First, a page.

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There are several references to a 'leper house at Hungerford' in the late 12th and early 13th century. Most notably, a Patent Roll of 1232 includes letters of protection from King Henry III to the 'leprous sisters' of the church of St Lawrence in Hungerford, and conferred not only pledges of 'protection' against molestation, damage or harm to the institution, but also contained a clause urging financial support to be given to it - recommendatory permission to seek alms for their house sine termino. (Pat 16 Hen. III m.1.).
Leprosy was prevalent in England in the last half of the 12th century; and in the 13th and 14th centuries there were said to be about 200 leper houses. After this the disease declined and only relatively isolated cases seem to have occurred.
The horrific effects of this disease, for which there was no known cure at the time, caused waves both of compassion and revulsion. Wealthy patrons founded leper houses or hospitals in their own localities. We do not know who was the founder of the leper house at Hungerford; but it is possible that it was founded by the Lord of the manor, Robert de Beaumont, 2nd Earl of Leicester (from 1168-1190), who was nicknamed Blanchmains ('white hands'), perhaps because he was a victim of leprosy.
Leper houses were traditionally set up at the edge of the town limits, not only because of a fear of transmission of the disease, but also because it is stated in the bible that the leper should dwell 'without the camp'. Leper houses or hospices came to be provided by and attached to religious institutions, its inmates consisting of 'brothers or sisters'; with their own chapel, its own administrator or 'prior', a priest, and accommodation on average for about 10 lepers.
The site of the leper house in Hungerford is frequently mentioned in early 13th century documents, although the exact location is hard to determine.
The most frequent records are in Close Rolls and surveys ("perambulations") of Savernake Forest. Norman Hidden (in "Aspects of the Early History of Hungerford", 2009) discusses several early references. Many refer to the boundary of the forest running along the King's Highway from the Leper House at Hungerford to Puttehalle (Puthall). A perambulation of 1199 states that the boundary ran "from Puttehalle by the road leading to the house of lepers at Hungerford, and so up the water which comes from the Bedwin" and so on.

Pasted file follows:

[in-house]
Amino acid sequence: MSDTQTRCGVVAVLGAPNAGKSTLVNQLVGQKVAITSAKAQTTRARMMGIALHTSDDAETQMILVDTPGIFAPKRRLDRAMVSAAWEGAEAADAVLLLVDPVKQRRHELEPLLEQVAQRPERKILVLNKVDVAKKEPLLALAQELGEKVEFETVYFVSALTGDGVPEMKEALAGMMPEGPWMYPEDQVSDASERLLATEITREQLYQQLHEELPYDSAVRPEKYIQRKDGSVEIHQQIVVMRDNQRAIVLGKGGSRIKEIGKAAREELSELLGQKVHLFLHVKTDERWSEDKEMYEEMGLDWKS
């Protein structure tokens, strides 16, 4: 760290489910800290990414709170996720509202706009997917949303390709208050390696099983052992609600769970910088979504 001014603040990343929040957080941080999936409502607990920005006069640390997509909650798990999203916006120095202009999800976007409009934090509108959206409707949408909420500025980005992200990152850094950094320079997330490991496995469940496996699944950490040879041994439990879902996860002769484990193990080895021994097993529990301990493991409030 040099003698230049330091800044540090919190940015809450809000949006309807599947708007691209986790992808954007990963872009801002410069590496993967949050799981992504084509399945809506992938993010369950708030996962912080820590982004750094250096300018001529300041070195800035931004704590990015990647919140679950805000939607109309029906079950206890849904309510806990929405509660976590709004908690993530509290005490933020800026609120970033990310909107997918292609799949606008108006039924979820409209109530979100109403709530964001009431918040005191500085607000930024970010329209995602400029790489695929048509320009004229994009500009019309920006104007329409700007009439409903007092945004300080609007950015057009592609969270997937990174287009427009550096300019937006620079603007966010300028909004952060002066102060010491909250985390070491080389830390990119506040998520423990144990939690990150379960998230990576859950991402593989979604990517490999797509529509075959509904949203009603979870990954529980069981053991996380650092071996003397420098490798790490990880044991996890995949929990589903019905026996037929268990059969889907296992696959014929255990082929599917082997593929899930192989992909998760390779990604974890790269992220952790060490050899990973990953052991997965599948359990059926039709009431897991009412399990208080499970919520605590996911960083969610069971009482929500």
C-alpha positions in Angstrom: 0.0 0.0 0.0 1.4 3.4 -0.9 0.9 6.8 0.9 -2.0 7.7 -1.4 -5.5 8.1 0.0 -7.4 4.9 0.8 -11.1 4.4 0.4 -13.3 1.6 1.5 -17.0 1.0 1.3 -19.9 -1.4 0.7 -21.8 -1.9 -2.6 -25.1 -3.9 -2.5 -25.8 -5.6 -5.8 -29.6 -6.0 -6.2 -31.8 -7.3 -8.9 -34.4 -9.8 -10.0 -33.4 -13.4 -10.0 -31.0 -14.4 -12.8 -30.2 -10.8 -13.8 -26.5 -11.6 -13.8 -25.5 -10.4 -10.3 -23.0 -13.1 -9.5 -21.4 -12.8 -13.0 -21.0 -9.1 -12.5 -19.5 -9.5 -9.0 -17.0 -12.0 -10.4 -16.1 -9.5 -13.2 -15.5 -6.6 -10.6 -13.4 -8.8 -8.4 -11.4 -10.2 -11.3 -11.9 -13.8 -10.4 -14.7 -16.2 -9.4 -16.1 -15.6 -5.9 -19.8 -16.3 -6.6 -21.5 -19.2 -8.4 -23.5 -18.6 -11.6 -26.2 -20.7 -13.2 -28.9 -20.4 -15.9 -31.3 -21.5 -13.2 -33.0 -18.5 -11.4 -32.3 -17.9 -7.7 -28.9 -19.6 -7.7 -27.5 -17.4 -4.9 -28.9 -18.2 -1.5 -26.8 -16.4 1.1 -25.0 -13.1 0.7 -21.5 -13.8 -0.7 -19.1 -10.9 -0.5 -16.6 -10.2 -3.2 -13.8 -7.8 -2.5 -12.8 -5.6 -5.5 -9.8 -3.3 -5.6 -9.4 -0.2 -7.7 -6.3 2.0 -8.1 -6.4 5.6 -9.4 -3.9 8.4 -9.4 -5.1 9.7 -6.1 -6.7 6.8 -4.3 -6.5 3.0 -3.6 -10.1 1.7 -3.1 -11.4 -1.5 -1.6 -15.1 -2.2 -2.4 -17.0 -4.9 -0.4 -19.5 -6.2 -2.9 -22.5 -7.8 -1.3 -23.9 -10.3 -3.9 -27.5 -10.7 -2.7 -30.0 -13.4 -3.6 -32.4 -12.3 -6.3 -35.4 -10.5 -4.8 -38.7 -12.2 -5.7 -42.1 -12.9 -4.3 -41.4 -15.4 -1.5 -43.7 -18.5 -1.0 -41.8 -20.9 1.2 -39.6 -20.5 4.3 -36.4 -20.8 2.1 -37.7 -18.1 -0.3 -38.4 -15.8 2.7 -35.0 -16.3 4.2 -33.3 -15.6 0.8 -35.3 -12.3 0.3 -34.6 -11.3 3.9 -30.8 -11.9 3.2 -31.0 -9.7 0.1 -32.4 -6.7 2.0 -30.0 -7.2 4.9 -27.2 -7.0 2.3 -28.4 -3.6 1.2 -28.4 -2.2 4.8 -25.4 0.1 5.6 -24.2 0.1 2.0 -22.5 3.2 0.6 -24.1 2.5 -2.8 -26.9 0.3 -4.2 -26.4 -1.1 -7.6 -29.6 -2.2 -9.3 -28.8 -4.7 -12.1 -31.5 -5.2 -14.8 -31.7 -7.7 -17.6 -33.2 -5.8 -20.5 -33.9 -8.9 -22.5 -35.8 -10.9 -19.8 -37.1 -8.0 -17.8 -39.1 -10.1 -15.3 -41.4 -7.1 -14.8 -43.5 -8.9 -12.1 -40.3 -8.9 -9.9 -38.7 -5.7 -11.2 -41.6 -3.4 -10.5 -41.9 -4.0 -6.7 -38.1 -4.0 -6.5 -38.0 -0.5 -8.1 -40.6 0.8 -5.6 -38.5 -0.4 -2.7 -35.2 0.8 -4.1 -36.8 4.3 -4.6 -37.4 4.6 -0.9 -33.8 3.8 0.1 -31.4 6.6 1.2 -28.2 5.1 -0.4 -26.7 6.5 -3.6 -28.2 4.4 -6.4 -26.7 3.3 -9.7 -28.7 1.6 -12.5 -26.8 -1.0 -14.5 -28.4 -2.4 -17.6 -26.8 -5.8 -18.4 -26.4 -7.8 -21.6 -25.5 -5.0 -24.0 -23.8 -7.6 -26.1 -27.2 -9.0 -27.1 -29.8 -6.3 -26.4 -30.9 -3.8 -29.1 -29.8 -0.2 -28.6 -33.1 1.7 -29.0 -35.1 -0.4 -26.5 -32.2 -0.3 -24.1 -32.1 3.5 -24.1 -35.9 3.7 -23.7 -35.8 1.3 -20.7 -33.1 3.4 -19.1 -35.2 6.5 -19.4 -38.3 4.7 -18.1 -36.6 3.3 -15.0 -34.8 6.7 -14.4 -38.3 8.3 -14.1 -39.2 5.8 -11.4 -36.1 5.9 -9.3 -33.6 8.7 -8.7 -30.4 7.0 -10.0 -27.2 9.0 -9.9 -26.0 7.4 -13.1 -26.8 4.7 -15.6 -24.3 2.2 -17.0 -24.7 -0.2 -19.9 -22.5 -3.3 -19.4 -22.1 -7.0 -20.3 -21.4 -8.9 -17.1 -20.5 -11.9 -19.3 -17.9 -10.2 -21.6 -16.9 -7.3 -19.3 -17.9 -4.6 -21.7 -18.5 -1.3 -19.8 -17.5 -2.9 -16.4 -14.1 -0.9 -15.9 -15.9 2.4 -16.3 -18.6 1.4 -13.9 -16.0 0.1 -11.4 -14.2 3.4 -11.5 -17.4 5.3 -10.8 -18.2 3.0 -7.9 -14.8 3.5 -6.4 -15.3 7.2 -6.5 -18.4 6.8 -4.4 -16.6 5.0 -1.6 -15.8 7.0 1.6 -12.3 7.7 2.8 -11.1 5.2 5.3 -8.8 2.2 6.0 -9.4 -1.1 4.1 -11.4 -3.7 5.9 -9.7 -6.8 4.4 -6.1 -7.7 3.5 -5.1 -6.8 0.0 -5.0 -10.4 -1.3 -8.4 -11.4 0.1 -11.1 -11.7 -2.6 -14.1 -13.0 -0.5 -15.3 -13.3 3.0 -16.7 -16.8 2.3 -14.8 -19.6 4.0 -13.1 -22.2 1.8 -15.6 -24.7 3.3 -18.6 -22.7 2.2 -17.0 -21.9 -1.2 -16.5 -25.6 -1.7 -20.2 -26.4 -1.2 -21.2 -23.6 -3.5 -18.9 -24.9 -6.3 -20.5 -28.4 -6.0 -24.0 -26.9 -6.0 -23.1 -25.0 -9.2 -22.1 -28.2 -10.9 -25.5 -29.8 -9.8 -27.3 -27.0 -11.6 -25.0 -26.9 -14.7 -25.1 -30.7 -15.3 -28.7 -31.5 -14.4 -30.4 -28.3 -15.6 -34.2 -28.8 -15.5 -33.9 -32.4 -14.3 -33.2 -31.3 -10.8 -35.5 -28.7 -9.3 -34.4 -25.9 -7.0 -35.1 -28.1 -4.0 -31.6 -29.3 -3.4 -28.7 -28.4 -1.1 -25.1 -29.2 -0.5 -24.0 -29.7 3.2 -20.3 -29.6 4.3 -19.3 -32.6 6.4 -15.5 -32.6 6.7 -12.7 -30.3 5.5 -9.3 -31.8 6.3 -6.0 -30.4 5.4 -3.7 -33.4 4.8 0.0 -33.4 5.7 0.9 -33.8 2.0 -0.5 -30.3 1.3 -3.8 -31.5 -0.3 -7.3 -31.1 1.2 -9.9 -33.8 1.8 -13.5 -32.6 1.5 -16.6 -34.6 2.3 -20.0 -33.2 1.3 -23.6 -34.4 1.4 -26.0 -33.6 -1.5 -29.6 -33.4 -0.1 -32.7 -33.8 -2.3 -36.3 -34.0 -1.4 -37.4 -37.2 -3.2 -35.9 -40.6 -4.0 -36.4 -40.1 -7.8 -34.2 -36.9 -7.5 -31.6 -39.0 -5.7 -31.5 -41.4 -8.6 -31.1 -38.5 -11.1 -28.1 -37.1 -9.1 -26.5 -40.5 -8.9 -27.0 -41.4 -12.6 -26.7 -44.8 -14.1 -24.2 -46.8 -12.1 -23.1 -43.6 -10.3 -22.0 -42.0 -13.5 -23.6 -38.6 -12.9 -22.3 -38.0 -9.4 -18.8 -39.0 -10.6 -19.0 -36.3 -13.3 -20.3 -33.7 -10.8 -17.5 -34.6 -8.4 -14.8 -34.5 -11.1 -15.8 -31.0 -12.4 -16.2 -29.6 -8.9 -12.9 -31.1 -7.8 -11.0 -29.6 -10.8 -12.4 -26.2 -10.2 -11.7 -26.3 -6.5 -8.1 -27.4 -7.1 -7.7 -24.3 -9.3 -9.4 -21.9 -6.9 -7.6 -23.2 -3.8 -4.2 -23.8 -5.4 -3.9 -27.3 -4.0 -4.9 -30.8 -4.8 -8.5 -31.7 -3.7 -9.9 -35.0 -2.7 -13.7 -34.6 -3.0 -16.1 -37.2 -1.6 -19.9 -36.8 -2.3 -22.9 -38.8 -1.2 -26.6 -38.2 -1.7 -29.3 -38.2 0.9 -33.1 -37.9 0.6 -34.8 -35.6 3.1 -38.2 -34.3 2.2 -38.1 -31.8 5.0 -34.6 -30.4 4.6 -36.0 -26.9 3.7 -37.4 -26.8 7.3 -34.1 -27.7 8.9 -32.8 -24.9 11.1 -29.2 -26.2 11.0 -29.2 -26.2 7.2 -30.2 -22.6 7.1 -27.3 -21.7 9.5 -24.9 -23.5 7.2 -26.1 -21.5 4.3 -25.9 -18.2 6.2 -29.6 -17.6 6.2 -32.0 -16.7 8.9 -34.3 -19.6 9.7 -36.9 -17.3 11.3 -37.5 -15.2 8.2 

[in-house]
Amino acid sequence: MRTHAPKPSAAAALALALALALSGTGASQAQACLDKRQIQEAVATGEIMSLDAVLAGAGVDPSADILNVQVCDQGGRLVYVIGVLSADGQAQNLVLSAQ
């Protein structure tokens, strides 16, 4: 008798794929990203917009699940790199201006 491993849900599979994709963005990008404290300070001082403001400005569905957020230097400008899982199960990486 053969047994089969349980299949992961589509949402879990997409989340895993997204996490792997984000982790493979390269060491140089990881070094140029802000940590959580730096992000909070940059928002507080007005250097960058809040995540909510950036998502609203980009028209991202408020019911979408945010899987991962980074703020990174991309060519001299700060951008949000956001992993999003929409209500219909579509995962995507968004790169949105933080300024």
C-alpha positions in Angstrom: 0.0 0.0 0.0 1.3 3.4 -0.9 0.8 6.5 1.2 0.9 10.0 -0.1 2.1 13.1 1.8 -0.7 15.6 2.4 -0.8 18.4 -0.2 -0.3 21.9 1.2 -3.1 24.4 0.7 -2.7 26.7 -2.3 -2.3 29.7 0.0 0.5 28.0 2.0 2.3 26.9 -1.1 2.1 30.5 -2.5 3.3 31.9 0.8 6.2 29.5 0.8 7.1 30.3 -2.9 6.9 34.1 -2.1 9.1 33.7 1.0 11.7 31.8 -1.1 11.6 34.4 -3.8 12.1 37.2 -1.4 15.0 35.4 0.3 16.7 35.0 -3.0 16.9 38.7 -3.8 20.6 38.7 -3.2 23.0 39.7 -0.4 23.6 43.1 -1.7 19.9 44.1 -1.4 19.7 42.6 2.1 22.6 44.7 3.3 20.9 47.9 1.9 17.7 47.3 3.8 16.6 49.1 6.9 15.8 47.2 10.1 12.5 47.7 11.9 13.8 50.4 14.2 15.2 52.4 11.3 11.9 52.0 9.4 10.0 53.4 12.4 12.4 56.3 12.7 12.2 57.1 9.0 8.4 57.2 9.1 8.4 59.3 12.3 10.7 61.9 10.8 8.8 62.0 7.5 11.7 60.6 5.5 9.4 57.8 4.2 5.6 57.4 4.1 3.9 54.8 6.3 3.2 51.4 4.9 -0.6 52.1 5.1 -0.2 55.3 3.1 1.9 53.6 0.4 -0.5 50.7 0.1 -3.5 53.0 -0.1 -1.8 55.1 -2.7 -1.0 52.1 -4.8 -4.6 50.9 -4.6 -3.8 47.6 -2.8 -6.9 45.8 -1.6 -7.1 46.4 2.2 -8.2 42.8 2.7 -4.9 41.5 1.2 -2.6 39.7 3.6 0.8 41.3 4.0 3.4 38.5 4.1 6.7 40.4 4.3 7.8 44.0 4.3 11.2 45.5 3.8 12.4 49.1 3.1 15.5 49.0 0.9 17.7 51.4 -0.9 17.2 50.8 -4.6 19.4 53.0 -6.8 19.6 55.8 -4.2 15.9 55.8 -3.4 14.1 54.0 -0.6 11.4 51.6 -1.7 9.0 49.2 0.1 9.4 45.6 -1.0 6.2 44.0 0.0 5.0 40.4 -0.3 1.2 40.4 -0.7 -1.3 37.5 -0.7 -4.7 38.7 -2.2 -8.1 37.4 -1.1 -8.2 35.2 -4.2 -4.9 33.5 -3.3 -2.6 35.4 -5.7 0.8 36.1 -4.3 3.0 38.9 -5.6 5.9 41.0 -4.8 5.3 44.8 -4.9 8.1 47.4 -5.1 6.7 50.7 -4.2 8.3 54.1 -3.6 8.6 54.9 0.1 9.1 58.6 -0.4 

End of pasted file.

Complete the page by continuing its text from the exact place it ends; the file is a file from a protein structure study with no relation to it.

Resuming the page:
A little further evidence is provided by a late 12th century perambulation of Hippenscombe bailiwick. According to this, about 1 mile north of Shalborne the bounds crossed the river Shalborne at what is later known as Six Acres Lane and continued down the stream "which flows under a bridge called Smythford outside Hungerford, and so from Smythford to the house of lepers of Hungerford, going down by the water; and so from the house of lepers as the water called Kennet flows to Cherleford Mill". Smythford Bridge is probably a variant of Smitham Bridge. Clearly the leper house was alongside the river. Charlford Mill was another 2 miles downstream from Denford, just north of the present Home Farm.
The site of the leper house at the extremity of the town appears to have been not only on the Hungerford - Marlborough road but also somewhere along the river below Smitham bridge. One site which fulfils all of these requirements is the site of the former hospital (or Priory) of St John, on modern day Bridge Street.
The date of the foundation of the hospital of St John is, like that of the leper house, unknown, but in May 1232 the king issued it with letters of protection. Six months later, on 25 October, the king, issued two simultaneous letters of protection, one for Richard "chaplain of St John" and the other for the "leprous sisters" of the church of St Lawrence already quoted.
Both the hospital of St John and the parish church of St Lawrence were administered by the Abbey of Bec and it was the Abbey which presented its nominee to the vicarage of Hungerford as well as the chaplaincy of St John's. Sometimes the two posts were occupied by the same man; and since there was a vicar, named Richard, during the period 1220-1238 it seems likely that this was the case in 1232. There was clearly a close connection between the hospital for the leprous sisters and the church of St Lawrence and equally between the hospital of St John and the vicar. It seems reasonable therefore to suppose that the leper house was, or was an annexe to, or became, the hospital of St John, later called the priory.
It is probable that the need for a leper hospital as such died out in Hungerford quite early, for there is no extant reference to the leper house later than the early thirteenth century Perhaps the occasional sufferer continued to be cared for at the Priory of St. John just a part of the hospital's other services.
- The Leper House at Hungerford, in "Aspects of the early History of Hungerford", Norman Hidden, 2009